"Yes Means Yes" Sex Education for Teens Gets Closer to Reality
California lawmakers want to teach teens how to say yes to sex.
And the state Assembly just passed the bill that would do just that. SB 695 by Senate President Pro Tempore Kevin de León of L.A. and Sen. Hannah-Beth Jackson of Santa Barbara would require high schools to teach the "yes means yes" "affirmative consent standard" as well as "skills pupils use to establish boundaries in peer and dating relationships."
The standard established by De León's headline-grabbing bill last year requires state colleges to adopt the rule that says "'affirmative consent' means affirmative, conscious and voluntary agreement to engage in sexual activity," according to the 2014 legislation.
It could apply to high school "sexual assault and violence" education, which teens would have to pass in order to graduate.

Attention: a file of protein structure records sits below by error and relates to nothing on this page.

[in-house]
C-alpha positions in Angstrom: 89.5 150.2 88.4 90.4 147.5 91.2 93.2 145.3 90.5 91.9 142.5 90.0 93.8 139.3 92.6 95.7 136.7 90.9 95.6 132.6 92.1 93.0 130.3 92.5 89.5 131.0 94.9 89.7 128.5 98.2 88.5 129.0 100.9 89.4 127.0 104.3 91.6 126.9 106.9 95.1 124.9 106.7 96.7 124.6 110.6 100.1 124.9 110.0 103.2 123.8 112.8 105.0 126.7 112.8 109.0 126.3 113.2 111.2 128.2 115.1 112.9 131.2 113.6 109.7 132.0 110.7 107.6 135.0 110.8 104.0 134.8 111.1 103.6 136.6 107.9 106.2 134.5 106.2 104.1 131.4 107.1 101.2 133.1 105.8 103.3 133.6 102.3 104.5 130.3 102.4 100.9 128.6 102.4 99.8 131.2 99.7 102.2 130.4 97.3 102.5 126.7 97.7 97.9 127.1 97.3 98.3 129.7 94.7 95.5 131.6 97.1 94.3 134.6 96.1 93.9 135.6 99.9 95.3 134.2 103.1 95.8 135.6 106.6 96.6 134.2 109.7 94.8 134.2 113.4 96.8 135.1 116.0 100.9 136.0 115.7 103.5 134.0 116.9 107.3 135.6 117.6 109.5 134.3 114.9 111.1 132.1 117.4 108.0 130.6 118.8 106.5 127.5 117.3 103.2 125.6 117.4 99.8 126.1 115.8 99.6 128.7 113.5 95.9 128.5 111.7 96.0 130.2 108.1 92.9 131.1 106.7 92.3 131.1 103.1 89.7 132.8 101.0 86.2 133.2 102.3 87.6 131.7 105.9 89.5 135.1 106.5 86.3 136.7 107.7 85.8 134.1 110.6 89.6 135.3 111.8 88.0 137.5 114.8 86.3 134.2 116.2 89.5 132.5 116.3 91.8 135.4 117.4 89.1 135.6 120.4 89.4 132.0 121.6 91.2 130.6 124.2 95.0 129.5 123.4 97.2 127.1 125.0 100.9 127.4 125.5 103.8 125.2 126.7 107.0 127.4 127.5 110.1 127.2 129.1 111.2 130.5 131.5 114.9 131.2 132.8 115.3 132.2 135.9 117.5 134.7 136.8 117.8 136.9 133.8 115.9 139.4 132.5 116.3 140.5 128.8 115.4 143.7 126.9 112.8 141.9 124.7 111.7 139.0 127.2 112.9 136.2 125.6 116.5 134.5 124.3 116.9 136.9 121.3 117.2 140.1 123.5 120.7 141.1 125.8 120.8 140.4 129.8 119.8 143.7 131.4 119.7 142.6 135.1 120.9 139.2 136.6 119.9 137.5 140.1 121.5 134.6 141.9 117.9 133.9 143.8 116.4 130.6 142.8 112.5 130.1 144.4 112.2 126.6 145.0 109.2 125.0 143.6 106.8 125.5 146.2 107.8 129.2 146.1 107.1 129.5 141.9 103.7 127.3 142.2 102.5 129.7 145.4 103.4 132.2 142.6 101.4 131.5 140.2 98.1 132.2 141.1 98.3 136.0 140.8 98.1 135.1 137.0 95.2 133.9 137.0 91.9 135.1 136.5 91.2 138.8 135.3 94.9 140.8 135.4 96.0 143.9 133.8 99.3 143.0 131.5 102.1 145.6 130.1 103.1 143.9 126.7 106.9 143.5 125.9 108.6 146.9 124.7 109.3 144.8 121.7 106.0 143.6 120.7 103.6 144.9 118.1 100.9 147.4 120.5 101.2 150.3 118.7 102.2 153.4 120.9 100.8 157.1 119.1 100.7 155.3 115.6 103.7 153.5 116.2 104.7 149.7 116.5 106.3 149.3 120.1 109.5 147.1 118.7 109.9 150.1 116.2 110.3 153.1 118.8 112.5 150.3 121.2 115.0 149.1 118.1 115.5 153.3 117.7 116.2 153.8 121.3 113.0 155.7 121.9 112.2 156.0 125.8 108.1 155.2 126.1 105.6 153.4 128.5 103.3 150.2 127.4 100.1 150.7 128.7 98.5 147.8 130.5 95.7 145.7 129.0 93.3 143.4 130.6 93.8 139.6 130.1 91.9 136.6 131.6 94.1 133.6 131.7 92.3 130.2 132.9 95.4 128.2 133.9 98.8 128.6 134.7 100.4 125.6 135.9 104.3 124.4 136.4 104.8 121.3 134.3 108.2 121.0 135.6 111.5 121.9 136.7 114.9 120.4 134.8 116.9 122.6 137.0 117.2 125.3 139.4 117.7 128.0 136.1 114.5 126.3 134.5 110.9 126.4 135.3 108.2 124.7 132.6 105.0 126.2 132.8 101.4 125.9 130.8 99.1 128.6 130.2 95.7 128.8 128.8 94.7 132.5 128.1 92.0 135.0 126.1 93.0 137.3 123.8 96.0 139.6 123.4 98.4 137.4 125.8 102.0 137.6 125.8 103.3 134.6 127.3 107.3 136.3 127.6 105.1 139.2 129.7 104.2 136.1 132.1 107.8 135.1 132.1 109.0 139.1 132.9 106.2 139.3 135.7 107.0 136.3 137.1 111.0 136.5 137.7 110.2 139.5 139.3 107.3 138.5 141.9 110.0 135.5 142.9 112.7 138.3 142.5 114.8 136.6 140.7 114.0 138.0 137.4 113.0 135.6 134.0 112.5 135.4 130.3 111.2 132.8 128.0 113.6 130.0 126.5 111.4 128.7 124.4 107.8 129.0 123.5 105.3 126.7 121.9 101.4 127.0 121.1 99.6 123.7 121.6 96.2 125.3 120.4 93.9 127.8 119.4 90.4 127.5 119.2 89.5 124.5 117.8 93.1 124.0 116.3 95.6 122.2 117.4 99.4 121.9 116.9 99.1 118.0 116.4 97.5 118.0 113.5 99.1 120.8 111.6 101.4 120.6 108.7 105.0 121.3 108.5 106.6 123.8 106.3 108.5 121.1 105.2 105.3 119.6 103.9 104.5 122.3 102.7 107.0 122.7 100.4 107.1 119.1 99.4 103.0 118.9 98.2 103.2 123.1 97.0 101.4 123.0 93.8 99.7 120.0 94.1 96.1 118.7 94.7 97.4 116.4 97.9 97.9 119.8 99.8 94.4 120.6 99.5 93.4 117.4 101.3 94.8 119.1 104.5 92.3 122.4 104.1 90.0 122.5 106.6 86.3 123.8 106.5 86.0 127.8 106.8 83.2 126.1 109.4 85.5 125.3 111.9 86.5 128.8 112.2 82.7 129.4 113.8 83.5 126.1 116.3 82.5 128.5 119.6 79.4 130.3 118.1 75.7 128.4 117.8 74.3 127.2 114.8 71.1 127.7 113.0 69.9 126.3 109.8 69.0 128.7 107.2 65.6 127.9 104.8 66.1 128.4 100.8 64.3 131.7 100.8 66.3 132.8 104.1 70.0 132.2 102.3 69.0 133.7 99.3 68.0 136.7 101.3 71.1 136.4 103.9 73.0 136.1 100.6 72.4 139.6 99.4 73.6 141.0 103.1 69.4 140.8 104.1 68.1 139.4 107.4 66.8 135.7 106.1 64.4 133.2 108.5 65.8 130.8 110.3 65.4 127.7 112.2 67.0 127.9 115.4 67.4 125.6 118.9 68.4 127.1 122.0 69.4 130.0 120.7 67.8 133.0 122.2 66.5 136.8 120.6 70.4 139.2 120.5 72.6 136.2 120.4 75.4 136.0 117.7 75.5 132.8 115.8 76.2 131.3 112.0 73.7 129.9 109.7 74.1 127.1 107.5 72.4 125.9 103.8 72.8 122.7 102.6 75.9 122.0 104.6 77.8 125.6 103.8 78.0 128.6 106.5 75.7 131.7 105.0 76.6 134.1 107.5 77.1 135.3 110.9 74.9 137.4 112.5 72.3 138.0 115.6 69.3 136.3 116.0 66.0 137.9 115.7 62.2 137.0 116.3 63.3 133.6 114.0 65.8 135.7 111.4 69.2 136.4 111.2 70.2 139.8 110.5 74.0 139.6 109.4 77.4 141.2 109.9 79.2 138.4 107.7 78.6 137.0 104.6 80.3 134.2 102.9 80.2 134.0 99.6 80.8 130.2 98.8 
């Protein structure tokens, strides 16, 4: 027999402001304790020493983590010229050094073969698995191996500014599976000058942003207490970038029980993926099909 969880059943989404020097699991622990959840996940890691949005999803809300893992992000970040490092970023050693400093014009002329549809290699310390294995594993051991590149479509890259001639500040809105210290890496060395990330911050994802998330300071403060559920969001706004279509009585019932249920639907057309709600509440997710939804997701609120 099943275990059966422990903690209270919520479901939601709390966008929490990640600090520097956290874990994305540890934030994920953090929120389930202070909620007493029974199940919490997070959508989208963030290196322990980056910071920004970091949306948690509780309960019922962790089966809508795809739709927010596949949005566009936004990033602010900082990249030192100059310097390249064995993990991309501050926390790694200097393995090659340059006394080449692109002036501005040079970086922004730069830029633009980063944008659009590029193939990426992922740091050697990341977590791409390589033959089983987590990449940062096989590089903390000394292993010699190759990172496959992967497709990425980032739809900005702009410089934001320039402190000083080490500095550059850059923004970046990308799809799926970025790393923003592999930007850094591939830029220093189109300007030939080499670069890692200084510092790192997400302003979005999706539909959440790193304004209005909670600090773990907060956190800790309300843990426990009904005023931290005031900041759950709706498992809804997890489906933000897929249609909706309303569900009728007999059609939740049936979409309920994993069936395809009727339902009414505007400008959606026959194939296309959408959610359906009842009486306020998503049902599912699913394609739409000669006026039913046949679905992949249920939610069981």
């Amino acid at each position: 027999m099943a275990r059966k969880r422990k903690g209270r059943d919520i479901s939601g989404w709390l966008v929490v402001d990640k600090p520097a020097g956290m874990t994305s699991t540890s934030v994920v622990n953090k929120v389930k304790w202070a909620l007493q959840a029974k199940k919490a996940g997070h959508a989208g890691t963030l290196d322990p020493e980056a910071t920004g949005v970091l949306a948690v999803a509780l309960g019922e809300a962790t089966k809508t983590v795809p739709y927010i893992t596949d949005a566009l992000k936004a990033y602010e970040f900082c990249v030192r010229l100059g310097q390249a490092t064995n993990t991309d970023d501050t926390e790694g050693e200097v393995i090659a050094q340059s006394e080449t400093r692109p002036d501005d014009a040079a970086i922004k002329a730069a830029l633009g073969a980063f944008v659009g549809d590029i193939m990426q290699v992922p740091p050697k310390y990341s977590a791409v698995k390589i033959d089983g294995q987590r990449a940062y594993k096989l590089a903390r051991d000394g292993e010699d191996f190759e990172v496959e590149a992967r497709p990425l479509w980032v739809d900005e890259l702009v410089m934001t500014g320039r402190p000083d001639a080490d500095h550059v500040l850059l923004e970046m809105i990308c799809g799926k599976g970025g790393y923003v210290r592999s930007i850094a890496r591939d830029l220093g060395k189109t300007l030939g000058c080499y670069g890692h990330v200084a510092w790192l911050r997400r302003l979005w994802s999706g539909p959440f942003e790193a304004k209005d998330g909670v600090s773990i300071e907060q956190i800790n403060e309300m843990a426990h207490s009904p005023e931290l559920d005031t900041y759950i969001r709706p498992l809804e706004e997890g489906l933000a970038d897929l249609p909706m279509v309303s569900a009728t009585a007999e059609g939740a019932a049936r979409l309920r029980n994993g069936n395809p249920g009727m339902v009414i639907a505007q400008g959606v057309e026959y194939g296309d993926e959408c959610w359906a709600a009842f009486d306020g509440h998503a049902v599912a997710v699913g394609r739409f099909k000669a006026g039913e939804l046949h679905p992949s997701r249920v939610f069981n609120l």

The idea is to make sure that young men in particular are taught that lack of consent (silence, drunken or drug-induced blackouts) does not mean consent: Someone must say yes for sex to be legit.
"As it stands, we are not doing nearly enough," De León said previously. "We can and must educate the youth of our state, especially our young men, about affirmative consent and healthy relationships. This bill represents the next step in the fight to change behavior toward young women."
His office notes that women ages 18 to 24 experience the highest number of sex crimes. "High school students are the most vulnerable population, and the importance of educating them early on these issues is paramount to reducing the number of incidents," his office states.
"By teaching our youth about affirmative consent and healthy relationships, we can build a foundation for safer schools and streets for years to come," de León said yesterday.
The bill goes to the Senate for final approval before heading to the desk of Gov. Jerry Brown for his consideration.
Get the This Week's Top Stories Newsletter
Every week we collect the latest news, music and arts stories — along with film and food reviews and the best things to do this week — so that you'll never miss LA Weekly's biggest stories.